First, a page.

“I’m aware of the holes in question,” said operations manager Chris Deneault. “Frankly, they’ve been there for decades and the city just doesn’t do anything about it.”
People evidently hide out in the wooded area, he said. “I would love for the city to repair the fence.”
Asked to confirm her statement that people keep cutting holes in the fences, Rapoza said the city would work with the abutting businesses to address the vandalism.
Part of the problem may be that when the city leases park space to athletic leagues, it generally expects the leagues to take care of the parks to some extent.
The Greater New Bedford Youth Baseball League that played at Dias was long the most financially-challenged of the city’s youth baseball leagues. What’s more, it’s hard not to notice that the park is located in one of the lowest income sections of the city and also exists in an in-between area (Ward 3) that residents have often complained is an afterthought for the city’s attention.
The players also say that if the city could install a separate fence on the border between left field and the park’s basketball court, that would save them from having to erect a temporary snow fence every Sunday to prevent them from disturbing players on the b-ball court.
The players are further frustrated by the city’s fees, which Gil said have jumped sharply over the last year.
Why, I might ask, are the fees for a park with such minimal facilities equal to the fees for a park like Buttonwood or Brooklawn that have so much more, or leagues that are so better financed?
The Vladimir Guerrero teams now keep score by hand — the players don’t use the field’s electronic scoreboard any more after they say the city increased its price this year. The players, primarily Spanish-speaking, seem to think it’s $25 per week but Rapoza said she understands that the price is $20 for the whole summer. There is a $400 penalty if you lose the scoreboard remote which Rapoza said is just a fraction of the cost.
Rapoza theorized that it may be an issue of communication with the Spanish-speaking players and said the city works with groups that cannot afford the fees, and also has translators.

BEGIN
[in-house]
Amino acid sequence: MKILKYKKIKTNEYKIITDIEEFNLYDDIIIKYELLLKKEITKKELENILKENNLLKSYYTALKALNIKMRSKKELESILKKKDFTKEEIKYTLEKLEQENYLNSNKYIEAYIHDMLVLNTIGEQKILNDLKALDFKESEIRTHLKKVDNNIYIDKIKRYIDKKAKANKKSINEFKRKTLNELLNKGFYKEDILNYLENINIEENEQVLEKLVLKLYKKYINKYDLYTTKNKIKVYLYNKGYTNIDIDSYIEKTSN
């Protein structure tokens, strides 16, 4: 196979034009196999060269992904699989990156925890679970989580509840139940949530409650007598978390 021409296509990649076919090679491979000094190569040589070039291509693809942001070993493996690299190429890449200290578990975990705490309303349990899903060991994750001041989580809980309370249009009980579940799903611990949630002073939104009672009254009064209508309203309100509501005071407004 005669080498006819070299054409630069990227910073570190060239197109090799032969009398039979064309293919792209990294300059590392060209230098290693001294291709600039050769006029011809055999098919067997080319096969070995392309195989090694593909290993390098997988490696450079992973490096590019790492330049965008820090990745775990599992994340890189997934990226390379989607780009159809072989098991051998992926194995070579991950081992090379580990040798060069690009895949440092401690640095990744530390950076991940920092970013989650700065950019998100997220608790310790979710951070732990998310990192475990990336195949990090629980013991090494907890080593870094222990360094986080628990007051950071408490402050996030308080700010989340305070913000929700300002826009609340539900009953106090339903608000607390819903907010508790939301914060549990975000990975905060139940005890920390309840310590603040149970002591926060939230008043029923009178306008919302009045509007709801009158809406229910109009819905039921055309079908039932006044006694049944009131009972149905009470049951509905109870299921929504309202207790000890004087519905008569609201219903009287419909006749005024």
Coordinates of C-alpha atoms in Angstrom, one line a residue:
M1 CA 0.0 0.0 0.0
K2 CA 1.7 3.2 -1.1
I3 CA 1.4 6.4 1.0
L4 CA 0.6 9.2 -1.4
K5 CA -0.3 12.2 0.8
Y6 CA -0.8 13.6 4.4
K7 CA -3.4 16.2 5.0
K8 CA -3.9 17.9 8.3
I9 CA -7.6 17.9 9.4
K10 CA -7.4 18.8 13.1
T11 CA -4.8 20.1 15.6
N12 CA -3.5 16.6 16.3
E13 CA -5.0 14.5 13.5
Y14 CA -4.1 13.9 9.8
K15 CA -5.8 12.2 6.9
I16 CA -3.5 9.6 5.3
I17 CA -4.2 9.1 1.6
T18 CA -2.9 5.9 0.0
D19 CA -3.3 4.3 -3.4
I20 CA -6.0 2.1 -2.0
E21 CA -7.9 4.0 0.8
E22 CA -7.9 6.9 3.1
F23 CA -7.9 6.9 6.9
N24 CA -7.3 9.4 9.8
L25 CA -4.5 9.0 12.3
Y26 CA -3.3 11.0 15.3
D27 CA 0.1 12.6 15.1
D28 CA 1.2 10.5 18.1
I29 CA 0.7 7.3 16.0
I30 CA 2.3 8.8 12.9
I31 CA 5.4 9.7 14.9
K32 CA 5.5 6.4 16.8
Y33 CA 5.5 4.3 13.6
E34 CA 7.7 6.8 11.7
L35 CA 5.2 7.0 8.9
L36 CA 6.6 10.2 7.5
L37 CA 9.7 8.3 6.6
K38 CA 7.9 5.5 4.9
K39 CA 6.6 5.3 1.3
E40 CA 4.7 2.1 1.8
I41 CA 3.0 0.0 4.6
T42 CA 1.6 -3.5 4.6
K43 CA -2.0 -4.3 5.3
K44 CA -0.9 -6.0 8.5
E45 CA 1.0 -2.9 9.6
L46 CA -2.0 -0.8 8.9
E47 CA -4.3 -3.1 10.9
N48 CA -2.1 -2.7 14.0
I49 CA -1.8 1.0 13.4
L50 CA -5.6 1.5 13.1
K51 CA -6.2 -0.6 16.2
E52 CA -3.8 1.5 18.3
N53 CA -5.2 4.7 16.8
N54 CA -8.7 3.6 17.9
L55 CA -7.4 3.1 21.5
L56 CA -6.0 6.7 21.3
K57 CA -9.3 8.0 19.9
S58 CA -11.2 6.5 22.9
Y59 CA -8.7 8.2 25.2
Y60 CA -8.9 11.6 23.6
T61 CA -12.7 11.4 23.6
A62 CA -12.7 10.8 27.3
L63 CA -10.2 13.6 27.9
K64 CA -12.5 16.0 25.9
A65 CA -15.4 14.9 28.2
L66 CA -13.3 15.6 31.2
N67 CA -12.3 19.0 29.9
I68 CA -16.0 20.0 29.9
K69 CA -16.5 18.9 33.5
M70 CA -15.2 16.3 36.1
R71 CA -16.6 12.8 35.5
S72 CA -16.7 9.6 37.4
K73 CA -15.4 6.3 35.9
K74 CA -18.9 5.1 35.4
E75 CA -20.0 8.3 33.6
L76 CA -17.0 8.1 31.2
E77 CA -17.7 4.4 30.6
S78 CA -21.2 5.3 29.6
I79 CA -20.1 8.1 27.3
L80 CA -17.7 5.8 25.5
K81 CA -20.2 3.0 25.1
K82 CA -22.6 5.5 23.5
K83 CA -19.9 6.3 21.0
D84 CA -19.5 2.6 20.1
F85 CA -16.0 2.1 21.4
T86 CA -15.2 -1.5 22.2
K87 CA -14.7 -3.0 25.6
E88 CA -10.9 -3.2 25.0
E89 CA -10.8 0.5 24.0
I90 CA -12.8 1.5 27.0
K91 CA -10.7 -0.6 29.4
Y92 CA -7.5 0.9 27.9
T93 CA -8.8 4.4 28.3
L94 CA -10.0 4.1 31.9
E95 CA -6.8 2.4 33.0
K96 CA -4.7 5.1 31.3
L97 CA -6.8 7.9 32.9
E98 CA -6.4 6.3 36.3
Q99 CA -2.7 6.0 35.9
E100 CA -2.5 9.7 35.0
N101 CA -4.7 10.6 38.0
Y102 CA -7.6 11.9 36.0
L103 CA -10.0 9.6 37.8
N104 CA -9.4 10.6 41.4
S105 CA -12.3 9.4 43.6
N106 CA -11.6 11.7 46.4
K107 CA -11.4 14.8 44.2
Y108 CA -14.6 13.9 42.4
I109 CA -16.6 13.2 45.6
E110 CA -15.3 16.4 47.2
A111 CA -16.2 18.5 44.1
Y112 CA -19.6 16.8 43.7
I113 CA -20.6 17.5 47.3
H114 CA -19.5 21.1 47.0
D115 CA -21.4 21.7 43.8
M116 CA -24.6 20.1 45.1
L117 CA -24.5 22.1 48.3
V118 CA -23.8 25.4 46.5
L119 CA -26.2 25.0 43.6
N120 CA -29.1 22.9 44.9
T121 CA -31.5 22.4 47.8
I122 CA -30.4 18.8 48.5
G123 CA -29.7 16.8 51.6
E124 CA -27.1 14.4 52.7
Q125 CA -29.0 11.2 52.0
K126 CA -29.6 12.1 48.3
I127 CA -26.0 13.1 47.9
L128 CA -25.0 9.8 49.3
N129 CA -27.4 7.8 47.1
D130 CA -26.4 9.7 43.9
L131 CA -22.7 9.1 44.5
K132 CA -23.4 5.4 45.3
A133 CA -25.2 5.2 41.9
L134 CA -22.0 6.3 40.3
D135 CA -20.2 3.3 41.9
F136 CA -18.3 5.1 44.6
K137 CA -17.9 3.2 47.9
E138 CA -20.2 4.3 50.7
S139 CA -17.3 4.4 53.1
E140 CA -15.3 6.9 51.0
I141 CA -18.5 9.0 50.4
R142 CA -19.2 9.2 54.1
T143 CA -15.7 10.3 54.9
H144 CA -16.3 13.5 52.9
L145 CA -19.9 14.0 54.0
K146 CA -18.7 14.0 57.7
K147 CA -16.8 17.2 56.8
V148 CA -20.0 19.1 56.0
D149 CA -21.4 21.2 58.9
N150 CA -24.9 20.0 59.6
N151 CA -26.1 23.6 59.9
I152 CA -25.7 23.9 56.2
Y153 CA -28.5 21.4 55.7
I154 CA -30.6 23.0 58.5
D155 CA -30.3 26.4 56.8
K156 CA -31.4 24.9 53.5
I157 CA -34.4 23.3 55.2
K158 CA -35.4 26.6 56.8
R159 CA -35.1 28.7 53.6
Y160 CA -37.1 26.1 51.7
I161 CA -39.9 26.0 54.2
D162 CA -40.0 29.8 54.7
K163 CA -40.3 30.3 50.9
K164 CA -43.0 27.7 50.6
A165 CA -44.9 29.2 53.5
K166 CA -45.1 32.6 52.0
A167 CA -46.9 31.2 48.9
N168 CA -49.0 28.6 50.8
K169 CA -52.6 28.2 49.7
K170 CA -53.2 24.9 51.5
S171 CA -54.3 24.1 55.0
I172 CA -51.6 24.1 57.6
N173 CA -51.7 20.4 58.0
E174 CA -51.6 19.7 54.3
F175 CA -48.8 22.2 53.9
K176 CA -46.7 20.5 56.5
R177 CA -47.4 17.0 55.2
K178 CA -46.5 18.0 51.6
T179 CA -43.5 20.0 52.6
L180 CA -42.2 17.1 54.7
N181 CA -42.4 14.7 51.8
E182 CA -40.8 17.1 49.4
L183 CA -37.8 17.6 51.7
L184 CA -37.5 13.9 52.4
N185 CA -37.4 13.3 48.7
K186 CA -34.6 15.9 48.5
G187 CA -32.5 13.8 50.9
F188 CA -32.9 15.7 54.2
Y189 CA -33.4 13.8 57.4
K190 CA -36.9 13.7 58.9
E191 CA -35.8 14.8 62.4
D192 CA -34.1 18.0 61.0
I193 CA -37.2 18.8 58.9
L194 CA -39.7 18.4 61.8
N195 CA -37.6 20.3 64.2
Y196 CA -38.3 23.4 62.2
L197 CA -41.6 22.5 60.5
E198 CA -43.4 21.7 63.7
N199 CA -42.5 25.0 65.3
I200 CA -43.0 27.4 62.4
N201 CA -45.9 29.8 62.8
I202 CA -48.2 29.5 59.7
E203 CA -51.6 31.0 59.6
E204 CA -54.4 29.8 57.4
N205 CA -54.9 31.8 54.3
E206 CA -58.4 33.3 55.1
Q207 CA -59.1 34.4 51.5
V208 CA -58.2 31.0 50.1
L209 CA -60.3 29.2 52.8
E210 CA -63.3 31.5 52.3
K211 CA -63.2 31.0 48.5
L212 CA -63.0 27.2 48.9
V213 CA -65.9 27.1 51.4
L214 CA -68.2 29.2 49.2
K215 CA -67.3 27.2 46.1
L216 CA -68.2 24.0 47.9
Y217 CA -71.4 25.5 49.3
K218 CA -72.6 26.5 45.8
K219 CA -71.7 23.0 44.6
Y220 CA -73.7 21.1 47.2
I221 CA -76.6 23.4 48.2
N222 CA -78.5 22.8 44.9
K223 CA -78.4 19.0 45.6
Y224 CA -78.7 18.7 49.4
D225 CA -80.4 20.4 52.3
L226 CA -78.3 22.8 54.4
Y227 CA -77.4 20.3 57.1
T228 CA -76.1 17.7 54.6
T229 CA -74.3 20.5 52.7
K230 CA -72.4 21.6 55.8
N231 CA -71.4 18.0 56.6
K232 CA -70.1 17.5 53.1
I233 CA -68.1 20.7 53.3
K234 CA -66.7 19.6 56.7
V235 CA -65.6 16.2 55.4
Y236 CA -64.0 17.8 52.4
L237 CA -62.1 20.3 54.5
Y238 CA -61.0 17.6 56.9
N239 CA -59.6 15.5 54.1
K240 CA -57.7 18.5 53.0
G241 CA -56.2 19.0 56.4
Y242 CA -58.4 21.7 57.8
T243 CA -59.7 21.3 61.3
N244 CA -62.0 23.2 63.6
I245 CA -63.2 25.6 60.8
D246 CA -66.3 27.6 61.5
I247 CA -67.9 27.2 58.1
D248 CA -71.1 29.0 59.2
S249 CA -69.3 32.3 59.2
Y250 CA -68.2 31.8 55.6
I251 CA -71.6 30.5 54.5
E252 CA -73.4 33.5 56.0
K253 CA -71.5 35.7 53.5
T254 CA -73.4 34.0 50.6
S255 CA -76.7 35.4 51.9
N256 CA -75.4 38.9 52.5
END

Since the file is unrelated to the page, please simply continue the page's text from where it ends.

Parks and Recreation is happy that Vladimir Guerrero is doing well, Rapoza said.
“We want leagues on our fields,” she said. “So we work with leagues” on things like prices and conditions. And the league players say Parks and Recreation has, in fact, provided anything they have asked for when it comes to mowing the lawns or fixing things. A volunteer from the old youth league normally mows for them.
But Gil also expressed concern that the price the city charges for leasing the field itself jumped from $600 to $800 this year, an amount that he says the league — which collects money from the players — needs help with.
Rapoza provided a price sheet on which it states that reserving a field for an hour costs $50 for one time. Since the Vladimir Guerrero League occupies the field for about eight hours on summer Sundays, that might come to $400. Rapoza, however, noted that the fee is for one season, so the league may be paying for a second spring season.
Gil also mentioned that there are no restrooms and it would cost the league $125 a week to bring its own portable toilet. The city’s facilities in the old youth league canteen are not currently open.
Rapoza said when the soccer field is rebuilt, the plan is to allow the softball league to use the facilities while they are leasing the field.
You can see the conundrum here. The players know what the park needs, but the city thinks it is already doing all it can.
The players also seem like they are going to have a hard time convincing the city on the foul ball nets in the near future. Rapoza said the city has stopped installing nets to prevent the loss of foul balls because they were constantly destroyed. That seems unreasonable for a park where home plate is located directly adjacent to a steep, fenced-off, trash-strewn hill that ends in a swamp.